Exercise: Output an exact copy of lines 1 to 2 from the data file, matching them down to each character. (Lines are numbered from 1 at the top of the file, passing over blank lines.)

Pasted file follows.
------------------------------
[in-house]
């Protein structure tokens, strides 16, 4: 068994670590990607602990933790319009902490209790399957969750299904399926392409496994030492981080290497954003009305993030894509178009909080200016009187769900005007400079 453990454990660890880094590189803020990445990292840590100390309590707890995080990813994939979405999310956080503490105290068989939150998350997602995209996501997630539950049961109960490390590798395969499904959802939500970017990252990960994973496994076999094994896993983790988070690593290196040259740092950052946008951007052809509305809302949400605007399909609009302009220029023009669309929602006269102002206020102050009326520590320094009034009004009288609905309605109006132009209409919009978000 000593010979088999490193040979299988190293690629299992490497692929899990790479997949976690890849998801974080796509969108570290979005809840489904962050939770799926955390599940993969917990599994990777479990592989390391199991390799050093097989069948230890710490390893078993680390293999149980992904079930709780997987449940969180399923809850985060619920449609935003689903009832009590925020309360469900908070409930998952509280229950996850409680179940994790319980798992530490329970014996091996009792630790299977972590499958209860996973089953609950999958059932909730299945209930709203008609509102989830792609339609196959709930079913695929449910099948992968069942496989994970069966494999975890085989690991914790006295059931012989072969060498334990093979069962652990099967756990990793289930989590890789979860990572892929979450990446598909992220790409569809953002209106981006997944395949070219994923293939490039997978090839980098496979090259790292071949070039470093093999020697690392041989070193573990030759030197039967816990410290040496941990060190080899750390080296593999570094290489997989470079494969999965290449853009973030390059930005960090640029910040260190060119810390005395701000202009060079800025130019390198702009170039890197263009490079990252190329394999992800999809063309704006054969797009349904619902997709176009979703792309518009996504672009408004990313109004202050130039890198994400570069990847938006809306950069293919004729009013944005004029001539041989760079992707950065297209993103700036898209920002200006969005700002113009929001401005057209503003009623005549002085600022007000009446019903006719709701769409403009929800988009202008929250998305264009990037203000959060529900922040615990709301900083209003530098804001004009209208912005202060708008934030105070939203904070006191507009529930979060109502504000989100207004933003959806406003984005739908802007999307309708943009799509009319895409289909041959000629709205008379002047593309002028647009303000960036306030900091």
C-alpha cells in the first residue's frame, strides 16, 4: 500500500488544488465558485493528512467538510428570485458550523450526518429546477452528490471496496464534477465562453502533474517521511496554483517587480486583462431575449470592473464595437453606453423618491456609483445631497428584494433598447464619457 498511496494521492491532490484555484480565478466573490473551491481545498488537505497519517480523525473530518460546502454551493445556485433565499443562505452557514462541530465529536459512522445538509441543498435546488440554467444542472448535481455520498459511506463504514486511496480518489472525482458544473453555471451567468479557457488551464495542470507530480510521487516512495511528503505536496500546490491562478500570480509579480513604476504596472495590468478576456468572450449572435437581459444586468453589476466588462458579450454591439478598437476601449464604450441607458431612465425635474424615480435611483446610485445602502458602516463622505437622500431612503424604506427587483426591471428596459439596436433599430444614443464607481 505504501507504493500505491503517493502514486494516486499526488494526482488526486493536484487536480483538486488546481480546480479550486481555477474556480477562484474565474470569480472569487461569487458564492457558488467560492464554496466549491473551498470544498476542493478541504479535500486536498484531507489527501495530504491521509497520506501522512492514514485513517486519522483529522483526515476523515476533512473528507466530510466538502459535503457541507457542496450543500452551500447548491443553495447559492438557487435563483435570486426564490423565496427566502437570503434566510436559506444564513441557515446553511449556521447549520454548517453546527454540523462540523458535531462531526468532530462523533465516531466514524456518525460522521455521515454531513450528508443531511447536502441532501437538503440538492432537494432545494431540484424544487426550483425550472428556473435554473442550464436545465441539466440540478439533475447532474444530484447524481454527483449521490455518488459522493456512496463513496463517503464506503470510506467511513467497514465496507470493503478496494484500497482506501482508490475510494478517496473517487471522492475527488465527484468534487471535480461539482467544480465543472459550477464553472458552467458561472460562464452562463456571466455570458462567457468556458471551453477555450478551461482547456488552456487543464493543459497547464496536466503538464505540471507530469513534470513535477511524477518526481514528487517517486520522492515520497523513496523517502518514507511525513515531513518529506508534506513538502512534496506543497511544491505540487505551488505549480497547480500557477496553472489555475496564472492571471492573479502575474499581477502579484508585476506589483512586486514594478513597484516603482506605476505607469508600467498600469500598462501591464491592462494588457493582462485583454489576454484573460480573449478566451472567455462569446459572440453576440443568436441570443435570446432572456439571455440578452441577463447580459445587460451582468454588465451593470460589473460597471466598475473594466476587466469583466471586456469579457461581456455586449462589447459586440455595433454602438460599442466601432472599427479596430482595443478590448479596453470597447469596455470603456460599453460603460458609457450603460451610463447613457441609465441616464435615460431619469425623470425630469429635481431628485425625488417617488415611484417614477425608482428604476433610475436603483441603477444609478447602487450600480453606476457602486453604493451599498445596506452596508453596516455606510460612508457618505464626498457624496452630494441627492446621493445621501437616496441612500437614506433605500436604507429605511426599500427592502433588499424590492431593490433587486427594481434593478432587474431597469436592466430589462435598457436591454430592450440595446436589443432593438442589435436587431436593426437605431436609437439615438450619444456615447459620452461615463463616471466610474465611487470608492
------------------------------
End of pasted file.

[in-house]
């Protein structure tokens, strides 16, 4: 068994670590990607602990933790319009902490209790399957969750299904399926392409496994030492981080290497954003009305993030894509178009909080200016009187769900005007400079 453990454990660890880094590189803020990445990292840590100390309590707890995080990813994939979405999310956080503490105290068989939150998350997602995209996501997630539950049961109960490390590798395969499904959802939500970017990252990960994973496994076999094994896993983790988070690593290196040259740092950052946008951007052809509305809302949400605007399909609009302009220029023009669309929602006269102002206020102050009326520590320094009034009004009288609905309605109006132009209409919009978000 000593010979088999490193040979299988190293690629299992490497692929899990790479997949976690890849998801974080796509969108570290979005809840489904962050939770799926955390599940993969917990599994990777479990592989390391199991390799050093097989069948230890710490390893078993680390293999149980992904079930709780997987449940969180399923809850985060619920449609935003689903009832009590925020309360469900908070409930998952509280229950996850409680179940994790319980798992530490329970014996091996009792630790299977972590499958209860996973089953609950999958059932909730299945209930709203008609509102989830792609339609196959709930079913695929449910099948992968069942496989994970069966494999975890085989690991914790006295059931012989072969060498334990093979069962652990099967756990990793289930989590890789979860990572892929979450990446598909992220790409569809953002209106981006997944395949070219994923293939490039997978090839980098496979090259790292071949070039470093093999020697690392041989070193573990030759030197039967816990410290040496941990060190080899750390080296593999570094290489997989470079494969999965290449853009973030390059930005960090640029910040260190060119810390005395701000202009060079800025130019390198702009170039890197263009490079990252190329394999992800999809063309704006054969797009349904619902997709176009979703792309518009996504672009408004990313109004202050130039890198994400570069990847938006809306950069293919004729009013944005004029001539041989760079992707950065297209993103700036898209920002200006969005700002113009929001401005057209503003009623005549002085600022007000009446019903006719709701769409403009929800988009202008929250998305264009990037203000959060529900922040615990709301900083209003530098804001004009209208912005202060708008934030105070939203904070006191507009529930979060109502504000989100207004933003959806406003984005739908802007999307309708943009799509009319895409289909041959000629709205008379002047593309002028647009303000960036306030900091």